Ibid is pleased to announce an exhibition of new work by David Adamo. This will be his third solo show with the gallery. Installed over the three floors of the gallery space, this new body of work explores sculpture’s narrative possibilities as shaped by a playful approach to processes of craftsmanship, to materials, proportions and locations. One part of Adamo’s conceptual stance is to question the meaningfulness of objects and the ways in which we come to understand them, through playfully transforming materials and subverting their intended use and more recently, by their amplifications and reduction.
David Adamo’s current work involves the transformation of objects from everyday culture such as bicycles, doors and musical instruments. By way of these transformations, Adamo not only subverts the object's intended use, but also plays with their size and material. On the ground floor of the gallery, the artist has arranged a row of replica pencil erasers lined up on a long single shelf. These pencil erasers are made from clay and hand-painted so that they are indistinguishable from the real thing. Elsewhere a bicycle frame has been crafted out of wood, the rendering of a generic and practical object into a lavish but non-functioning one.
A thread running through Adamo’s practice is the narrative of the artist as a performer, as if the act of making is a staged and choreographed activity. The works in the show point to a fantastical narrative to what could have occurred previously or is about to happen in order for this arrangements of objects to have come about. In Untitled, a replica door of a typical European grand entrance-way is installed into the gallery wall, but it is brought down to 1:2 of the scale and the subtle tones of a Prussian street are replaced by a bright orange paint. The work makes the gallery space itself into a fantastically large space in relation to the commonplace domestic object of a door. This performative thread can also be seen in his drawings on the 3 rd floor of the gallery, wherein the artist has inscribed text from the first 4 chapters of Robinson Crusoe. This tiny text, the smallest one could write while it remaining legible, spirals out meanderingly from the center of the paper like a ball of string.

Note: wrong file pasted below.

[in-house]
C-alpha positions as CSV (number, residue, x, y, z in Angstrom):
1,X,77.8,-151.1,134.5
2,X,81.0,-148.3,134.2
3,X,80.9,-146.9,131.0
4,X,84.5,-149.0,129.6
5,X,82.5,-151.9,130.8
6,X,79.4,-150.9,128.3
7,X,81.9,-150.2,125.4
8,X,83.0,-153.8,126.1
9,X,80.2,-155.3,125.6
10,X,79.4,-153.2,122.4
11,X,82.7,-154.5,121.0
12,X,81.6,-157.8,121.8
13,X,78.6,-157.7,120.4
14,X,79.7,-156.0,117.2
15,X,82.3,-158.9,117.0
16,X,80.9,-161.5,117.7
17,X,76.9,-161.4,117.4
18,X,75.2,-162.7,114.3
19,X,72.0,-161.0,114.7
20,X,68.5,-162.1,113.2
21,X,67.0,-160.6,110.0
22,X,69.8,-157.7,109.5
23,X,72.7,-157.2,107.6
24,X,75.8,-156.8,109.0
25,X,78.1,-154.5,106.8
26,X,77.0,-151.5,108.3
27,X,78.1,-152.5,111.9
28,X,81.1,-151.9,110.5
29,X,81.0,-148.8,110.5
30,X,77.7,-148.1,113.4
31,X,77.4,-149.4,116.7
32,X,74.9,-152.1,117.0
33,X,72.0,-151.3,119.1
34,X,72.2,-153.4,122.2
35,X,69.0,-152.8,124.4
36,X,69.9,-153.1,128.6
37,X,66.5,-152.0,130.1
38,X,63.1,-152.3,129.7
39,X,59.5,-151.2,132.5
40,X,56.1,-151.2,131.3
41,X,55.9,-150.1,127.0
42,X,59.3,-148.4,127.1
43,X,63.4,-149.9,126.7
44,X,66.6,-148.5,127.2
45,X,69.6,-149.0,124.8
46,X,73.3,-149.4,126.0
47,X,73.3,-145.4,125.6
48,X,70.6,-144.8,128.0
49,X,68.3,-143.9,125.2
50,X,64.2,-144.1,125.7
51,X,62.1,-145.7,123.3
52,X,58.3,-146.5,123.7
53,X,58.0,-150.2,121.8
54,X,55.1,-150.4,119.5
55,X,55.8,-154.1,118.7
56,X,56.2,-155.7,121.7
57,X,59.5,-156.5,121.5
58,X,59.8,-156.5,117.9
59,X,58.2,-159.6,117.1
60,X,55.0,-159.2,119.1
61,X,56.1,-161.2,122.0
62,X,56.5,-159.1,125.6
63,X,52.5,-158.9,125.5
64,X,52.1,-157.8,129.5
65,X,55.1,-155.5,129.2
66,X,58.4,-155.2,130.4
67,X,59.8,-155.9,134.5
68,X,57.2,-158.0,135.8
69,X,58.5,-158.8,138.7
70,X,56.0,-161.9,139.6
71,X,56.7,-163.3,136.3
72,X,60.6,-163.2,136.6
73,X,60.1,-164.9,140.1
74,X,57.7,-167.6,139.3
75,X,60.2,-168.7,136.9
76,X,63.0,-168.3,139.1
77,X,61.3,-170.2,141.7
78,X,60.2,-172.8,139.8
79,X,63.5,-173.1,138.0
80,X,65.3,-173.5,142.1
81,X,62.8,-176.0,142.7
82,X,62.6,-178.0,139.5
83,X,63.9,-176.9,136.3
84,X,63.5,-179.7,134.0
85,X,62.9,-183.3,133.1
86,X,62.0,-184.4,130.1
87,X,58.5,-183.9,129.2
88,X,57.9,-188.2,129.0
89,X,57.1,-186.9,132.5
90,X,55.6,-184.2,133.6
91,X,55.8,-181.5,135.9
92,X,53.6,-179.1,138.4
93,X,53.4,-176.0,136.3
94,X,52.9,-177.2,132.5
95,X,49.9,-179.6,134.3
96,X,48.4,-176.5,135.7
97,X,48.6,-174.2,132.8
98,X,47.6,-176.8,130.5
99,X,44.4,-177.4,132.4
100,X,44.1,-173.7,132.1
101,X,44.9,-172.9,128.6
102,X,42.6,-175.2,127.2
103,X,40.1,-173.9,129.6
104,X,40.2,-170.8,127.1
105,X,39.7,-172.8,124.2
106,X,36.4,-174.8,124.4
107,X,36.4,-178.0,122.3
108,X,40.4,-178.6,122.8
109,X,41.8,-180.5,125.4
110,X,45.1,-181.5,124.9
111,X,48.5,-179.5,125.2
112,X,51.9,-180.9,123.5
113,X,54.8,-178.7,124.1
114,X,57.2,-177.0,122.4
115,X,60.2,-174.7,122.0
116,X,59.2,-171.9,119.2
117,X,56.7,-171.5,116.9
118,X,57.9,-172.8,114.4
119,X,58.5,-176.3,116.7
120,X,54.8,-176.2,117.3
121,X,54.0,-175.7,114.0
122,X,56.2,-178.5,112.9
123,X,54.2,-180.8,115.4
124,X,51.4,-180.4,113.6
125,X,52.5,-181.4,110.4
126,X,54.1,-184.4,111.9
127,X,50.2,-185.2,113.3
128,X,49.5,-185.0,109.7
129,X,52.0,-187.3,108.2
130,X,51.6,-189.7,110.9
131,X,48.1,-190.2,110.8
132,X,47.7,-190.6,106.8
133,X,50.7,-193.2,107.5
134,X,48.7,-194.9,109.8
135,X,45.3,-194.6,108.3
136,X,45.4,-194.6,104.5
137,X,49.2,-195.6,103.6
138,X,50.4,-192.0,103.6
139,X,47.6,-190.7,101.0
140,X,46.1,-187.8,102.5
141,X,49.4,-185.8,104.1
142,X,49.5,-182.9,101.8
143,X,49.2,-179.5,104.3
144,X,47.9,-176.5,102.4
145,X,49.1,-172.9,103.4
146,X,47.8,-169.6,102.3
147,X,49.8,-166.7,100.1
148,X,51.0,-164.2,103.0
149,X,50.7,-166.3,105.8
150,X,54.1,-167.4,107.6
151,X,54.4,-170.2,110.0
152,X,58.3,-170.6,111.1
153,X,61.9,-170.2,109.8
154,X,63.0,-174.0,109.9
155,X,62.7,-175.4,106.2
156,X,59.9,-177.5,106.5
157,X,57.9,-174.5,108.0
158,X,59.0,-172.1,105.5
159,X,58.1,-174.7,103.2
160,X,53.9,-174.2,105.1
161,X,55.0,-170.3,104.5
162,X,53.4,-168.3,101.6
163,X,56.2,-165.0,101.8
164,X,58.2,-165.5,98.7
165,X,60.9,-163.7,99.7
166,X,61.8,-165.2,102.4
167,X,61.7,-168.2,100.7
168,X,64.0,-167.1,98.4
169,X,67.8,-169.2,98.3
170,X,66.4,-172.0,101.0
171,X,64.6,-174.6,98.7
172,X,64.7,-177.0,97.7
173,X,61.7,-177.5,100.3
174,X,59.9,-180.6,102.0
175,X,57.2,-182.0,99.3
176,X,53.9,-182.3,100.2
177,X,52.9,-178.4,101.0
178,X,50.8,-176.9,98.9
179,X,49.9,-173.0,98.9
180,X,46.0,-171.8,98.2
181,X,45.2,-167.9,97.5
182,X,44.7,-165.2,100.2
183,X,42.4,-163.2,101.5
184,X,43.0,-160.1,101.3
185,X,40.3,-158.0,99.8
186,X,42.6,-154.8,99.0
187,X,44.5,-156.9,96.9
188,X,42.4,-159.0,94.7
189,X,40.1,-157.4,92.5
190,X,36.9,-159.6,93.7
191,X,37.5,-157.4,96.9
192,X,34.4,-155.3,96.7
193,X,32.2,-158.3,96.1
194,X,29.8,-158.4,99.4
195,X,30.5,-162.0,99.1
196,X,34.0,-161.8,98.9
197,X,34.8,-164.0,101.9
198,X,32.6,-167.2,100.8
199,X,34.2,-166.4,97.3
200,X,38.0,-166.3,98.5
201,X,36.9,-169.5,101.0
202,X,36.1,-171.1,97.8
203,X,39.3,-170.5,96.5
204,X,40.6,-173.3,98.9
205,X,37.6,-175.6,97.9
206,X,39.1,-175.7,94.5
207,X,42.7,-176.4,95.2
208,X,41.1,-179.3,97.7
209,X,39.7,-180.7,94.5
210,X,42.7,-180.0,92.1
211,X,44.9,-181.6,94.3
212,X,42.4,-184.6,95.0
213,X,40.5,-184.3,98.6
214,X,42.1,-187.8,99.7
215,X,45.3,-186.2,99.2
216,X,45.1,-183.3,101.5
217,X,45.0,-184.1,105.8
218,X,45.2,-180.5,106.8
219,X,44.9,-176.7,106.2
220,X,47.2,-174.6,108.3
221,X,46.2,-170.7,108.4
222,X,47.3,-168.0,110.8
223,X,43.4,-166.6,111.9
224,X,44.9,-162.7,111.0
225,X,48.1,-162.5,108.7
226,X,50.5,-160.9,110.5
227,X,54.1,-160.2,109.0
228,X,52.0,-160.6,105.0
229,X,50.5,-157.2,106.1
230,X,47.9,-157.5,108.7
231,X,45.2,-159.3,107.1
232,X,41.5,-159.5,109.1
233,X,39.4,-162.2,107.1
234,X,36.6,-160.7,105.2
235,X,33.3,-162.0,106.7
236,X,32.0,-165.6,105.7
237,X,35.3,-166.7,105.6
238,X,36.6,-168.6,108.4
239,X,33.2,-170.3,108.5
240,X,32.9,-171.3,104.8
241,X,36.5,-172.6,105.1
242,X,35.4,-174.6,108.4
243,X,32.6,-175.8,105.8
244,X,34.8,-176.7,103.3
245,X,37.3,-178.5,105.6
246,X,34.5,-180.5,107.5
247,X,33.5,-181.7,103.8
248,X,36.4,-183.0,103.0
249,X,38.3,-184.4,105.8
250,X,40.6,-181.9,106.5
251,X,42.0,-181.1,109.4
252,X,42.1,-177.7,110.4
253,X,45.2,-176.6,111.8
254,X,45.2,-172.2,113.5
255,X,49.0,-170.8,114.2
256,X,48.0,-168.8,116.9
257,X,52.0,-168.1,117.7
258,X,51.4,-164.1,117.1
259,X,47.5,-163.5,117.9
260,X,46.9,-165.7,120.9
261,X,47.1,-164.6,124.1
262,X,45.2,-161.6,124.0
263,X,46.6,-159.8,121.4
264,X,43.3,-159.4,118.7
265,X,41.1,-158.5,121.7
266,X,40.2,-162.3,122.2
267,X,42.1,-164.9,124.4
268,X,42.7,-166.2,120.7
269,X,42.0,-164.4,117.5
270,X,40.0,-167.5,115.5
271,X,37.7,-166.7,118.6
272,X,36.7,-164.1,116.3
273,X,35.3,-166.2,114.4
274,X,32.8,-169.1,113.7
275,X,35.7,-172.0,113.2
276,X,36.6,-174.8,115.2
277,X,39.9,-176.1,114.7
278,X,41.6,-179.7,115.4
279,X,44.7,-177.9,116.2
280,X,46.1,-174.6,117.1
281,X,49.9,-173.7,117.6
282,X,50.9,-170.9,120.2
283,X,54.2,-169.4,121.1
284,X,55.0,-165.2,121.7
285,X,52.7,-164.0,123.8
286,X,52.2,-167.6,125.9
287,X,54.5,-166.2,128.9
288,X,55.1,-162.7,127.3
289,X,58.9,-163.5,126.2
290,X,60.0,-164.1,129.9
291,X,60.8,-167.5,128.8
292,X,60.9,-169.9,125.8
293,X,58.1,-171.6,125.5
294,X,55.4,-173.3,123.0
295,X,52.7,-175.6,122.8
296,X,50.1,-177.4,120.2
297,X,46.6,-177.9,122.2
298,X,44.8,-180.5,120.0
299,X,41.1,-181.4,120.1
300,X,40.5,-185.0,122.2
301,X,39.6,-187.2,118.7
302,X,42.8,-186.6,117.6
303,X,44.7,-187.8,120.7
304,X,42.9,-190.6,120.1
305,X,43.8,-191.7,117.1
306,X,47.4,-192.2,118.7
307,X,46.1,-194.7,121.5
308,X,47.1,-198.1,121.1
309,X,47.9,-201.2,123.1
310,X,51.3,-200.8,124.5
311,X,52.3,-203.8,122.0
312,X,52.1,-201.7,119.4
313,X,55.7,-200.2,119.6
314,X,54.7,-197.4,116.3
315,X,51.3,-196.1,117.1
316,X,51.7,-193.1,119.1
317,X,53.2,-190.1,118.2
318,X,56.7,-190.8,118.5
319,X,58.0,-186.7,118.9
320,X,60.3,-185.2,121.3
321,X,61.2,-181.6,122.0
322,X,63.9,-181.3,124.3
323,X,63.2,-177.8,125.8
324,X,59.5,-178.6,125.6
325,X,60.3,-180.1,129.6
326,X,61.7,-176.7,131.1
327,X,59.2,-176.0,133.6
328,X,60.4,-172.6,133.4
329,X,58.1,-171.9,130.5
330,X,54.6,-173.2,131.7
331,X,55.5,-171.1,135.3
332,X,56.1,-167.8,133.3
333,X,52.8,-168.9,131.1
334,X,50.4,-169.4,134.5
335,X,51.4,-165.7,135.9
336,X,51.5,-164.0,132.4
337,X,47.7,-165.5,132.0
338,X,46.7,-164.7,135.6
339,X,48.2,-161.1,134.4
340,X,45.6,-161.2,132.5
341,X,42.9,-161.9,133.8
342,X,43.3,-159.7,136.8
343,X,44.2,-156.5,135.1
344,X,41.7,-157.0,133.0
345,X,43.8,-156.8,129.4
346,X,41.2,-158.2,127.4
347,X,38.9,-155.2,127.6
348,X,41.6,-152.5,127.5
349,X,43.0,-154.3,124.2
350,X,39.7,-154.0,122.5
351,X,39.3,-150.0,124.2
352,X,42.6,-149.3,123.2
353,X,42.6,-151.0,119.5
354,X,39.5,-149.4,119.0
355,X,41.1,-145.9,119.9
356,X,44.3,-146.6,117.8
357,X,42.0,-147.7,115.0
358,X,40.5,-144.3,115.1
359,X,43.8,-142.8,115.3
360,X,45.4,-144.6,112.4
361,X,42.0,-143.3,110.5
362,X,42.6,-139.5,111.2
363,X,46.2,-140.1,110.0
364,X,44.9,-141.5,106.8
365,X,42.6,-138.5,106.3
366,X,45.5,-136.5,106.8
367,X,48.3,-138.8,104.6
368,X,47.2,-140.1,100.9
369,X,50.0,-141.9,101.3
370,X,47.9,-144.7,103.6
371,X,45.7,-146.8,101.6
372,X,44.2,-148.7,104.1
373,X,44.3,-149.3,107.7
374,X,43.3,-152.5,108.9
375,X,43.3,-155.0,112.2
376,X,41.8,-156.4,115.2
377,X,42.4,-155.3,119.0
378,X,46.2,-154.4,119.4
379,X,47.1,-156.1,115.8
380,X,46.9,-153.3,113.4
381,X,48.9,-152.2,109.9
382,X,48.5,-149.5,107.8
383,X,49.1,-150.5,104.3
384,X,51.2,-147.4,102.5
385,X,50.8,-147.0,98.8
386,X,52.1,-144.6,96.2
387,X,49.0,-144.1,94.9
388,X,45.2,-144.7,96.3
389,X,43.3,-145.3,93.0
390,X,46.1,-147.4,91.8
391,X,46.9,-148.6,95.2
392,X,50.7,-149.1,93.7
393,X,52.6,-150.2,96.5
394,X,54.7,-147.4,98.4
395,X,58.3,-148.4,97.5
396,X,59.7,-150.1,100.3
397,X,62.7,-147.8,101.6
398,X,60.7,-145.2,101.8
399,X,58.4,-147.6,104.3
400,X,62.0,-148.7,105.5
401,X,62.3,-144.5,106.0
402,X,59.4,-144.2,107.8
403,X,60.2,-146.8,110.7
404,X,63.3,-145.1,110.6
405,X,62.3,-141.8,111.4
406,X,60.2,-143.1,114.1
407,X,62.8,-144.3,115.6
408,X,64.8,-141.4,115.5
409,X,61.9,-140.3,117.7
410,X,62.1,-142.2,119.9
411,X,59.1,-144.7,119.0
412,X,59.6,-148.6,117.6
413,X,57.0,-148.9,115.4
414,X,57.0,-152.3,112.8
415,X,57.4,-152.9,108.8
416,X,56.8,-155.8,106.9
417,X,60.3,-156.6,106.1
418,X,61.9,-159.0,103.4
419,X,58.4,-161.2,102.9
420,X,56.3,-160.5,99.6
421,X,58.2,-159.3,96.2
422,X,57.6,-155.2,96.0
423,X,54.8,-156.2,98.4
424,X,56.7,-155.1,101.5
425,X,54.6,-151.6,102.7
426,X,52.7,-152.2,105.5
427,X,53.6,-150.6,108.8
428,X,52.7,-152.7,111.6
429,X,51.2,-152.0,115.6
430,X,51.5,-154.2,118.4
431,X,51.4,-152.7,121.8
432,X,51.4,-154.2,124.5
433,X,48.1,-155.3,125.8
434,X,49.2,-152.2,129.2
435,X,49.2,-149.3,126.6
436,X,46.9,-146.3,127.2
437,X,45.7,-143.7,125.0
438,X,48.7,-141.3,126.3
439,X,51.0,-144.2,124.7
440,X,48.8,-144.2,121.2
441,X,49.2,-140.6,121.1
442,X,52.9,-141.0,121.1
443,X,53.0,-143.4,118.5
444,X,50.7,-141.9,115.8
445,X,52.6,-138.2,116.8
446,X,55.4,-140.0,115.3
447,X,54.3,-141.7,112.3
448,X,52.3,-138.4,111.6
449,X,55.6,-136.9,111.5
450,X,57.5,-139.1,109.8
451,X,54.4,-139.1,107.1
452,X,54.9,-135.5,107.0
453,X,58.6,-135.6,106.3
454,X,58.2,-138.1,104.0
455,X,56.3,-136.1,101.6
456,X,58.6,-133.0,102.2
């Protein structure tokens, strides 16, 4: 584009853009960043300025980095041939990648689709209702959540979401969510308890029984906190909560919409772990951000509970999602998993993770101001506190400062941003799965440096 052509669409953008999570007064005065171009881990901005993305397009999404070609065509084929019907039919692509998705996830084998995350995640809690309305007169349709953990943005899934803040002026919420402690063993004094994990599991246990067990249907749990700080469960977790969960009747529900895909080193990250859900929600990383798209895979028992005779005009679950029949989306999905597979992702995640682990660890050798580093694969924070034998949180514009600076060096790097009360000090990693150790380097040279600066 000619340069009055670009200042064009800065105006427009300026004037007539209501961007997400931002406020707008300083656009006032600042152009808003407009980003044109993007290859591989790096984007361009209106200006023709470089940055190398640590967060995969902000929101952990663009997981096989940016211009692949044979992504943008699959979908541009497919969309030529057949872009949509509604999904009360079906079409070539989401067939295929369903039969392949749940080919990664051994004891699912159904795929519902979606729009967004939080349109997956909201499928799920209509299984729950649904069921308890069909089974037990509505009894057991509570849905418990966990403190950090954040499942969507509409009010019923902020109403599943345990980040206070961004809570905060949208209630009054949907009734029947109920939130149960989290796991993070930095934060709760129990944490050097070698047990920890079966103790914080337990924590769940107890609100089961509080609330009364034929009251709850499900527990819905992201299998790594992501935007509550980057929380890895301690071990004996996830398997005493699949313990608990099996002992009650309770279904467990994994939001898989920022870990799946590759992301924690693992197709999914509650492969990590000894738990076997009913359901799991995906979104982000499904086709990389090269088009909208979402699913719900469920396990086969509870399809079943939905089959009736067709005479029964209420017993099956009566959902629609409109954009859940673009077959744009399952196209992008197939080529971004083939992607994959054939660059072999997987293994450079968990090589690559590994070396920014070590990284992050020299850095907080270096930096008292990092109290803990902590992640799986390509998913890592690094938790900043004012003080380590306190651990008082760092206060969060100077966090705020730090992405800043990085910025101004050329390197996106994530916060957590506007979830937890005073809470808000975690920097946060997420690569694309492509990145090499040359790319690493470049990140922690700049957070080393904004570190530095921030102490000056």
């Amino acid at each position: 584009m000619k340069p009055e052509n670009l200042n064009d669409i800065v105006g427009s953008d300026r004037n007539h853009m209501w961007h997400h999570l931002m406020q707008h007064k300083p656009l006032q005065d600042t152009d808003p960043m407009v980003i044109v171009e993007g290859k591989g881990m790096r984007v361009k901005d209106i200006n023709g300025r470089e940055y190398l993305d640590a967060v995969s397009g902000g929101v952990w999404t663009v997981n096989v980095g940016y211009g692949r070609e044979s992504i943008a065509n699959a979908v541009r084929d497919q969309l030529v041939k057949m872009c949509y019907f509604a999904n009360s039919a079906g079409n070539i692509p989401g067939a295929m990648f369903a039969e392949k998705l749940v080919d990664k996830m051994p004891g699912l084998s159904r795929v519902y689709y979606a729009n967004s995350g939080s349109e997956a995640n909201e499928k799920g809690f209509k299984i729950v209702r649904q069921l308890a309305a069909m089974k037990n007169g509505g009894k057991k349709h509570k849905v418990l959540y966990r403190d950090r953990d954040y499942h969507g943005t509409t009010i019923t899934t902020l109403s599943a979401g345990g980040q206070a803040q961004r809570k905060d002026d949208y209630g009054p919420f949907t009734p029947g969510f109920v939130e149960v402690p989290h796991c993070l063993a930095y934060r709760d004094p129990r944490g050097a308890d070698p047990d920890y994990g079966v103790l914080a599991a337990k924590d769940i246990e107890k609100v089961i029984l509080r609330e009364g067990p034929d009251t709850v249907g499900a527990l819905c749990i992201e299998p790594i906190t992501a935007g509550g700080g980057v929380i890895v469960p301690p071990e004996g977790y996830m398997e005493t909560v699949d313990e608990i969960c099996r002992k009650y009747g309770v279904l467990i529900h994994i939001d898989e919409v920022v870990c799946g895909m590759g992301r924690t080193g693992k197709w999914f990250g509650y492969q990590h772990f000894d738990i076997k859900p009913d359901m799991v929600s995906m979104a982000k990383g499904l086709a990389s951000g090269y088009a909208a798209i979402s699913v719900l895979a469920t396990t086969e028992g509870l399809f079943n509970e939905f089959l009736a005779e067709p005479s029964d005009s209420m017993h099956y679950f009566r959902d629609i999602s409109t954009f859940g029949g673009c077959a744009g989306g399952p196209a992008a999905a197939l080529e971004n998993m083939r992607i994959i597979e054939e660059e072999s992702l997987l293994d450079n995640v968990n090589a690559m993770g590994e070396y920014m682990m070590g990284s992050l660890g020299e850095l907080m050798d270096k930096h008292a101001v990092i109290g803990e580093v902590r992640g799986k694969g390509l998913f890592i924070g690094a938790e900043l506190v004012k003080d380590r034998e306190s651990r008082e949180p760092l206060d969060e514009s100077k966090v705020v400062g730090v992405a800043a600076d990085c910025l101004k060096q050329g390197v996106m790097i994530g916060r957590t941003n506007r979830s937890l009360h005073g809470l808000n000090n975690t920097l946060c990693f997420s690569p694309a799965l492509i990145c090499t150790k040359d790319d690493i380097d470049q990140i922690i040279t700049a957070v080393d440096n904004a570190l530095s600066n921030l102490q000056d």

At the heart of the exhibition is a major new installation, part of a series of works in which cedar wood beams, cut using a standardized system of measurements taken from Carl Andre’s Elements Series, become the raw material for the artist to explore the history of sculpture and craftsmanship. In an almost performative process, Adamo gouges and chops into the wood, revealing the structures of pillars, plinths or totems. His works are processes of an activity and these processes are captured visibly in his sculptures.
David Adamo was born in Rochester, NY, US in 1979 and has lived and worked in Berlin since 2008. He has participated in group shows including No Sense of Place, Bergen Kunsthall, Bergen, NO; based in Berlin, KW Institute for Contemporary Art, Berlin, DE; Whitney Biennial at the Whitney Museum of American Art, NY, US; Greater New York at MoMA P.S.1, NY, US. Recent solo shows include Kunstverein Bielefeld, DE; Basilica Di Santa Maria Maggiore, Bergamo, IT and Kunsthalle Fribourg, CH.